CASE: H-1B Visa Petition
PETITIONER: Healthcare staffing firm
ISSUES: Cap-Exempt, Research Organization, Off-Site Employment
Our client is one of the leading healthcare staffing firms in Northeast Ohio, serving the general staffing needs of regional hospitals and clinics. They contacted our office in early April to seek legal assistance from our office for their foreign employee.
The beneficiary is a licensed pharmacist who obtained his Doctor of Pharmacy degree in the United States. The proffered position for the Beneficiary is a Pharmacist. We showed that this is a “specialty occupation” because the minimum requirement for this position is a Doctor of Pharmacy Degree with a registered Pharmacist license.
When our client contacted us, the numerical cap for H-1B visas for fiscal year 2014 was about to be reached. We could not process this case under the regular cap time frame given the short amount of time we had to prepare for the application. Our client was very disappointed and thought they would have to wait until April 1, 2014. Also, since the Petitioner is a staffing firm, their foreign employee will be placed at different hospitals (off-site employment issue). At that point our client thought it was impossible to file.
We told our client that we can argue that they are qualified for some of the exemption provisions of the H-1B cap. We explained that we can argue the nonprofit exemption, as well as cite some CIS memorandums regarding their eligibility despite off-site employment.
We showed that the main reason for cap-exemption is that the foreign employee will be placed at two hospitals which are non-profit research organizations as defined in 8 C.F.R. 214.2(h)(19)(iii)(C).
Our office argued that this H-1B petition is exempted from the H-1B numerical limitations (cap-exempt) because the Petitioner will employ the beneficiary to perform job duties at non-profit research organizations (two hospitals) as defined in 8 C.F.R. 214(h)(19)(iii)(C) that directly and predominately furthers the normal, primary, or essential purpose, mission, objectives, or function of the qualifying institution (nonprofit research).
We also argued that these two hospitals are clearly qualified as non-profit research organizations as defined in 8 C.F.R. 214(h)(19)(iii)(C). These two organizations are primarily engaged in basic research and/or applied research. Moreover, the beneficiary’s job duties, which will be performed on-site at qualifying non-profit research organizations, will be similar to those performed by actual employees (Pharmacists) of the two hospitals in the furtherance of the qualifying entities’ mission.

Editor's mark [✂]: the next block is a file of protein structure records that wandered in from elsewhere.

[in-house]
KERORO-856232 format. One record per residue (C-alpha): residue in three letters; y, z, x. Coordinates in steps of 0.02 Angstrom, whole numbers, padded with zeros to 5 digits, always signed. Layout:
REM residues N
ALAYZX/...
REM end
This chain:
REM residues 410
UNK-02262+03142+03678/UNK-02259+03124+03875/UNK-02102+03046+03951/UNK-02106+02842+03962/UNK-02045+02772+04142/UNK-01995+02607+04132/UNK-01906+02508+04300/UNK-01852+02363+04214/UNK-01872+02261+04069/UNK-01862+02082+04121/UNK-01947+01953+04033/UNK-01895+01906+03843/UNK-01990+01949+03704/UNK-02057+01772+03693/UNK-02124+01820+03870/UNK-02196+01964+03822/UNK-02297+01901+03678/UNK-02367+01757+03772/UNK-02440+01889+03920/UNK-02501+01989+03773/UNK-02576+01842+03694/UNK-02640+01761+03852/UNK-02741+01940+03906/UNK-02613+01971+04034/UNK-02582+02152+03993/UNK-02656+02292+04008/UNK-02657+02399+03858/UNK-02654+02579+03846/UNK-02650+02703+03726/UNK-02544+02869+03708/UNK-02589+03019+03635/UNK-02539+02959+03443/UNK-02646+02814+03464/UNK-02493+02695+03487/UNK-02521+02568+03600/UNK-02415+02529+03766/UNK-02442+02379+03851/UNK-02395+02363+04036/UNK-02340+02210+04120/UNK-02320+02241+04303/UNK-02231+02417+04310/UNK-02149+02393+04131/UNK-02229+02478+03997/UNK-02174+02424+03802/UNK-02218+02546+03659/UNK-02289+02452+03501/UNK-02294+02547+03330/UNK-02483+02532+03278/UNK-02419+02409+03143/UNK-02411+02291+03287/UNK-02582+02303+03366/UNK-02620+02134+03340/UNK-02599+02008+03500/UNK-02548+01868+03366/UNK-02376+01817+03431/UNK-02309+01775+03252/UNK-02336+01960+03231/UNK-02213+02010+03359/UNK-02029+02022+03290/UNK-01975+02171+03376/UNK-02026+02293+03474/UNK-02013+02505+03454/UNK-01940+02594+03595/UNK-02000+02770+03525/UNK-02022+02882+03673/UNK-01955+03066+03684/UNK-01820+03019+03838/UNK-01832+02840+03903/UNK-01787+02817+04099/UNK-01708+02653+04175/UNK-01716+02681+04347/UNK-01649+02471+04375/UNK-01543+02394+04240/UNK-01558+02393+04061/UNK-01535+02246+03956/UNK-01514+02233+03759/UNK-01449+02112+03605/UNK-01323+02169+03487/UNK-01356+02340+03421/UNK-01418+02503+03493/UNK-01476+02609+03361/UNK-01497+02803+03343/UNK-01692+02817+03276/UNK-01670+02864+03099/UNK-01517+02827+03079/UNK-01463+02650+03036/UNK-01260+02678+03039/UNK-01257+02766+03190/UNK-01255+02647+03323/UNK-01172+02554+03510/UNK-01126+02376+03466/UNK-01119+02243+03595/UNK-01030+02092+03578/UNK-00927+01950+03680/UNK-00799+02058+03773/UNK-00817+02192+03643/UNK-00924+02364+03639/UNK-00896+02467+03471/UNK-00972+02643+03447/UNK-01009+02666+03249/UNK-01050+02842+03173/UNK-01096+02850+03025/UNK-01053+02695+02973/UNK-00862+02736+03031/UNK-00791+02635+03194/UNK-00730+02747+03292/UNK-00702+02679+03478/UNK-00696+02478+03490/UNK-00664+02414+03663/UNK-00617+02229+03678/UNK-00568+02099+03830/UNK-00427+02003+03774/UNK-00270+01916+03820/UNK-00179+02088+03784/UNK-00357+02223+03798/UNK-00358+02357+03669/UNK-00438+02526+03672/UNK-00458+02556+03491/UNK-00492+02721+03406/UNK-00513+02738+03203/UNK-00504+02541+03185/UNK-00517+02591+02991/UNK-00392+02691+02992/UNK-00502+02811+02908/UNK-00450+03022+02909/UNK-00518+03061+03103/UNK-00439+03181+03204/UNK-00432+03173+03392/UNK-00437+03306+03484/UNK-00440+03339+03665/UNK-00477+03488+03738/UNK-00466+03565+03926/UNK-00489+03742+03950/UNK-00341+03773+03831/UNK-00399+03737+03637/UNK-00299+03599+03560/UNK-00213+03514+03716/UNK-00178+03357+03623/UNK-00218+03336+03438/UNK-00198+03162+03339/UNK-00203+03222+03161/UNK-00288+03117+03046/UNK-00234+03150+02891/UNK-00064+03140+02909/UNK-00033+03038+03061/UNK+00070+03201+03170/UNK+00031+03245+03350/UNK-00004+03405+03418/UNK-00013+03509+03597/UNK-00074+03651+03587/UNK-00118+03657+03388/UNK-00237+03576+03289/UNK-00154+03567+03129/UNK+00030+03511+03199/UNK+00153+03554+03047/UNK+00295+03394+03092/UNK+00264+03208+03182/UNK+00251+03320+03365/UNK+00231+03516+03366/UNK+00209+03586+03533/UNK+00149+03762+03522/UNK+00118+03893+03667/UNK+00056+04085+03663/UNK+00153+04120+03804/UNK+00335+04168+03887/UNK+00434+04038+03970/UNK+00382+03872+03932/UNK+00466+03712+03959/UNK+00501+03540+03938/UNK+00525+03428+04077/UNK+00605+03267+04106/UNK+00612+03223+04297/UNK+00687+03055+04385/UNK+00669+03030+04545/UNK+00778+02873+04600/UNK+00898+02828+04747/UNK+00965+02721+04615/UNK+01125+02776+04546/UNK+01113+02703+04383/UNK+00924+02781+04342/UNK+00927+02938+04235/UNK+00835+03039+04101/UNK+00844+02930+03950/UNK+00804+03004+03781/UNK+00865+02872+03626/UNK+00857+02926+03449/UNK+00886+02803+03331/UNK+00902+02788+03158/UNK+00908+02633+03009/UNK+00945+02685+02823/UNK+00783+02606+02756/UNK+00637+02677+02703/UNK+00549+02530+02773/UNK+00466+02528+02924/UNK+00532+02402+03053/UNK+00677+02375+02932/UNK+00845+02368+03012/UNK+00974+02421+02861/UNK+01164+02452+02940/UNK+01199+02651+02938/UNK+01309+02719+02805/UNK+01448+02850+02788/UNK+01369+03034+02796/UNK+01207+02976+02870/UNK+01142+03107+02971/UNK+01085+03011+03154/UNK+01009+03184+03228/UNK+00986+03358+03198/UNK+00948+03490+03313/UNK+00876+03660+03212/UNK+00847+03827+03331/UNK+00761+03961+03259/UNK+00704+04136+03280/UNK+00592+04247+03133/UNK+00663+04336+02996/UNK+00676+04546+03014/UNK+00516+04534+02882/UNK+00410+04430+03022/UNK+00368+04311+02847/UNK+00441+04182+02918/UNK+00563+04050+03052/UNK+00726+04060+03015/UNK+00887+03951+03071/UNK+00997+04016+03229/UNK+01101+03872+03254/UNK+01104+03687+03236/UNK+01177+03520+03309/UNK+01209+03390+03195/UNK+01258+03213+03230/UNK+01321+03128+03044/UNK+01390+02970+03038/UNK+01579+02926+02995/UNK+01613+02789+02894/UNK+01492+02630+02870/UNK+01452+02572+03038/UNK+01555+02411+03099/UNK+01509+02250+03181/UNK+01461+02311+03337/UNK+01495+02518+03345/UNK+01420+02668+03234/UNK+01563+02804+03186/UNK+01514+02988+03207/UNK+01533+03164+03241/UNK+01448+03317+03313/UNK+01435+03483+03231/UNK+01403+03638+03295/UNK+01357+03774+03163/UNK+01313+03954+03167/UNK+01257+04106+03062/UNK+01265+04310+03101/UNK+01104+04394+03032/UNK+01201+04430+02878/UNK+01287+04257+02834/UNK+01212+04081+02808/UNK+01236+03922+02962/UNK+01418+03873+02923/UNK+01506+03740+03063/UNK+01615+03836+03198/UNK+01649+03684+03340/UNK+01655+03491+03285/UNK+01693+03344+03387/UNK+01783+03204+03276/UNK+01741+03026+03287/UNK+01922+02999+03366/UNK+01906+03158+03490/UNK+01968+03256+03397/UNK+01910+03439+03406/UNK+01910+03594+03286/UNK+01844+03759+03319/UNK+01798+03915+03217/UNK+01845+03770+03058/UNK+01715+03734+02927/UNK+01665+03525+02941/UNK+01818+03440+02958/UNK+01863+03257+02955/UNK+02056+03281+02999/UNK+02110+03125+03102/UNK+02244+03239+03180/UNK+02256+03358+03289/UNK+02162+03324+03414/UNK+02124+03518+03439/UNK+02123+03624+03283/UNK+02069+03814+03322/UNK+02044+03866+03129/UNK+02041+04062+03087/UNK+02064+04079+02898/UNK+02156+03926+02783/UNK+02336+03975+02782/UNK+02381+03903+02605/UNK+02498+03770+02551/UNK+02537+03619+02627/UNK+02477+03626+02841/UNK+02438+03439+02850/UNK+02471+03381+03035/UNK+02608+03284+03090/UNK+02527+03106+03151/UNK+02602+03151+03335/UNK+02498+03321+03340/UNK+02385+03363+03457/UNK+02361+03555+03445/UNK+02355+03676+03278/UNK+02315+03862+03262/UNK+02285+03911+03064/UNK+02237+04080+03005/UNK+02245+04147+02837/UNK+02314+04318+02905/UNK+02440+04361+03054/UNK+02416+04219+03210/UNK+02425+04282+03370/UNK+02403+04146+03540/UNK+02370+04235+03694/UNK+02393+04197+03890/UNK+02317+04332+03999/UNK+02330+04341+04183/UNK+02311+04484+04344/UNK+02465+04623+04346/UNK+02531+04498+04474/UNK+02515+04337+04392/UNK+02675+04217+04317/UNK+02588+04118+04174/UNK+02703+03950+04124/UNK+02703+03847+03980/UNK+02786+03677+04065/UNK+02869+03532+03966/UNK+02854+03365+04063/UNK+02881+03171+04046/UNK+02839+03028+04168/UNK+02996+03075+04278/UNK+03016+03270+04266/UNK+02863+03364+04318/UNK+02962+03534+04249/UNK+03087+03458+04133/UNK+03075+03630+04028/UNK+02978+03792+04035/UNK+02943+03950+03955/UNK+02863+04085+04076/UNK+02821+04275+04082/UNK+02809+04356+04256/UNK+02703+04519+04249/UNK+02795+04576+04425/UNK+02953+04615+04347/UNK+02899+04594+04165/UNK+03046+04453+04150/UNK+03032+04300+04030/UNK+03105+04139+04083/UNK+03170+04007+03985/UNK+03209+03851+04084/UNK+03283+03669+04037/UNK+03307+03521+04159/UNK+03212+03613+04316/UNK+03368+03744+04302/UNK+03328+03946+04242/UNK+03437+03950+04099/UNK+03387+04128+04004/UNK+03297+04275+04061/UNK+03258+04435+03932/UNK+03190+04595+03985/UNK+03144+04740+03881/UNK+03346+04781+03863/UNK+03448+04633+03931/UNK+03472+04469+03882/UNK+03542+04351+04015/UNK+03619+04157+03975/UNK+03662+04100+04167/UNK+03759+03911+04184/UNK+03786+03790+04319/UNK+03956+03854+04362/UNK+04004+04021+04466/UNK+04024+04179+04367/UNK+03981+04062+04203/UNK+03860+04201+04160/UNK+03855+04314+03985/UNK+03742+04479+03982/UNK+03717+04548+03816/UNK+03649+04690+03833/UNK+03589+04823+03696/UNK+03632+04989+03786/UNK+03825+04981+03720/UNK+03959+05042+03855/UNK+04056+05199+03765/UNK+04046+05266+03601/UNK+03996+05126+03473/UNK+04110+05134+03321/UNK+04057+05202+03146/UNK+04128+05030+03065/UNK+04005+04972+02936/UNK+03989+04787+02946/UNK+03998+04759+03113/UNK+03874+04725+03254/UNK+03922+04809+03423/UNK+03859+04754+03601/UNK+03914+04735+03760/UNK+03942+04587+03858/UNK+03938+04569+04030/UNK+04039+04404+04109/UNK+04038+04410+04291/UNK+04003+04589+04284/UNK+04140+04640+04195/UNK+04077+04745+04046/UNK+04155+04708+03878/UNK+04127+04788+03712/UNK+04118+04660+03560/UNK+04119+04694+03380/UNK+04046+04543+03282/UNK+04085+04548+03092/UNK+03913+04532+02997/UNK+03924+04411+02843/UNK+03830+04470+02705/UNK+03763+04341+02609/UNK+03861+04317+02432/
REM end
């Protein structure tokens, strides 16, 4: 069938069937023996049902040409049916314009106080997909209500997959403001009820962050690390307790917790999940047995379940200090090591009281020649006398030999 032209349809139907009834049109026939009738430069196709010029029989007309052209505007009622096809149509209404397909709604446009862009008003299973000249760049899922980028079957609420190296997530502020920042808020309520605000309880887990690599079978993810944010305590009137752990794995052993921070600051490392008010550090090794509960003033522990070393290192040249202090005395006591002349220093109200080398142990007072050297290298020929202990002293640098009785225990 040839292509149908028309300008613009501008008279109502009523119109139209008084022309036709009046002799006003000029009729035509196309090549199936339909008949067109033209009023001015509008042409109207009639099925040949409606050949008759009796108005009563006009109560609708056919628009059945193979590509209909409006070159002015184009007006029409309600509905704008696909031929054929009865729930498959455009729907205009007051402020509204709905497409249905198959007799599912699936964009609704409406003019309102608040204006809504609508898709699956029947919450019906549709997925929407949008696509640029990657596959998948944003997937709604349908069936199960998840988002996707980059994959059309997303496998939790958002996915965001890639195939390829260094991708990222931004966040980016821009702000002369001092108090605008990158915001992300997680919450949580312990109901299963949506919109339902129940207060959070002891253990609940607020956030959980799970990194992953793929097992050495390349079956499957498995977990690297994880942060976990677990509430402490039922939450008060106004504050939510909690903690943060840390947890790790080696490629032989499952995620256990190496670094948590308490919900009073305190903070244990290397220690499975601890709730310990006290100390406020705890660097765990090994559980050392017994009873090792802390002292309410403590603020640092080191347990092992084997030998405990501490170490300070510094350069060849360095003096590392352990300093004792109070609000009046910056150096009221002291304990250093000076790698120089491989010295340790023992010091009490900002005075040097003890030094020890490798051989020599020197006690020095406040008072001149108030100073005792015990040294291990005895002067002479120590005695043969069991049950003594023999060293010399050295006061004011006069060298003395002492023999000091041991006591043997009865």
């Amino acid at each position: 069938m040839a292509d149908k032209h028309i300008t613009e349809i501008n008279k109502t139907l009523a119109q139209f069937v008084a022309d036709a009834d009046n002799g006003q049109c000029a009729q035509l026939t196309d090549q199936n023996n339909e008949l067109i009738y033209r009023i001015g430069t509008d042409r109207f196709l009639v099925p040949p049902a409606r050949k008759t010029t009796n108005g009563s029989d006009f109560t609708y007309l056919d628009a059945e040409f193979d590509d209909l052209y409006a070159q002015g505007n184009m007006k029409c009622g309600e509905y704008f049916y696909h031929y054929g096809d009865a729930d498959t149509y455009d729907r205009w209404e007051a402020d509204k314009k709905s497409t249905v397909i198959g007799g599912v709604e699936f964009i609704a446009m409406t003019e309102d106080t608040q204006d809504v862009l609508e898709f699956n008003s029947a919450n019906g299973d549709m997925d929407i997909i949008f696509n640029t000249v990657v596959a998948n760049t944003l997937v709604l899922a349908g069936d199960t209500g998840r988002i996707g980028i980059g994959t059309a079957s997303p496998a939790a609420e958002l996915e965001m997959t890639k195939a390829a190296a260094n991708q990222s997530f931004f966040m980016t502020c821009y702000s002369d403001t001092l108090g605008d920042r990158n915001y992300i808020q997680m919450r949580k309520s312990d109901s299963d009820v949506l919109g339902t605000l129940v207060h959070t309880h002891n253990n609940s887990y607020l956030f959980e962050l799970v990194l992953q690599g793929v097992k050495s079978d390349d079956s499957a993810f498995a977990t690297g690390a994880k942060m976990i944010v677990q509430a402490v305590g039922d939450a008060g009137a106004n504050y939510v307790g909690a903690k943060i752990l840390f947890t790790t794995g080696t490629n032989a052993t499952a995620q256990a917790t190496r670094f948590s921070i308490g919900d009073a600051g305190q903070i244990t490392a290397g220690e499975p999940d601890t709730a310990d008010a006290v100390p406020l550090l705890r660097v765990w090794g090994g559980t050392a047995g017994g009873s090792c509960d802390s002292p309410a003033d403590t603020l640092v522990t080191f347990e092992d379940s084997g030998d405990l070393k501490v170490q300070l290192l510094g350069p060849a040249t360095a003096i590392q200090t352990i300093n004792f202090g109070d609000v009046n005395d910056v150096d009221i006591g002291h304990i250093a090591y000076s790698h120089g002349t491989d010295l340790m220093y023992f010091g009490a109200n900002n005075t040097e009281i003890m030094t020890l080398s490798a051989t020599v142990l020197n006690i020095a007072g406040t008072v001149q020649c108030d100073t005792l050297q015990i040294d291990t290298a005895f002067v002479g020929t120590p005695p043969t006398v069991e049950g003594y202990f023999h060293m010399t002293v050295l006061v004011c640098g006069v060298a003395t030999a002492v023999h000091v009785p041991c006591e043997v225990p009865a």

Furthermore, we explained that the Petitioner will comply with the statutory and regulatory requirements of the H-1B non-immigrant classification for the placement of the beneficiary at the two hospitals during the period of employment. We mentioned that the beneficiary will be paid higher than the prevailing wage for the pharmacist position by the Petitioner, and Petitioner-Employer will maintain an employer-employee relationship with the beneficiary. The Petitioner has the right to control the work of the beneficiary on a day-to-day basis as well. We explained that the Petitioner has a sole right to hire, pay, and has the ability to fire the beneficiary as well.
Once retained, our office filed the H-1B visa petition with various supporting documents on April 19, 2013 via premium processing.
However, the USCIS California Service Center issued a Request for Evidence (RFE) on May 2, 2013 and requested Petitioner to demonstrate that the prospective places of employment for Beneficiary are truly non-profit organizations under the interpretation of the immigration laws for cap-exempt organizations. After we received the RFE request, our office prepared the response and argued that the prospective places of employment for Beneficiary are non-profit medical research organization and Beneficiary’s work will be similar to Pharmacists of those hospitals. We submitted the name, address, and contact information of supervisors of each Pharmacy where Beneficiary will be placed. We filed this Response to the RFE on June 14, 2013.
After our Response to RFE was received by the USCIS, our client’s H-1B application was approved on June 21, 2013. She can now work for her employer for three years on an H-1B starting June 21, 2013.
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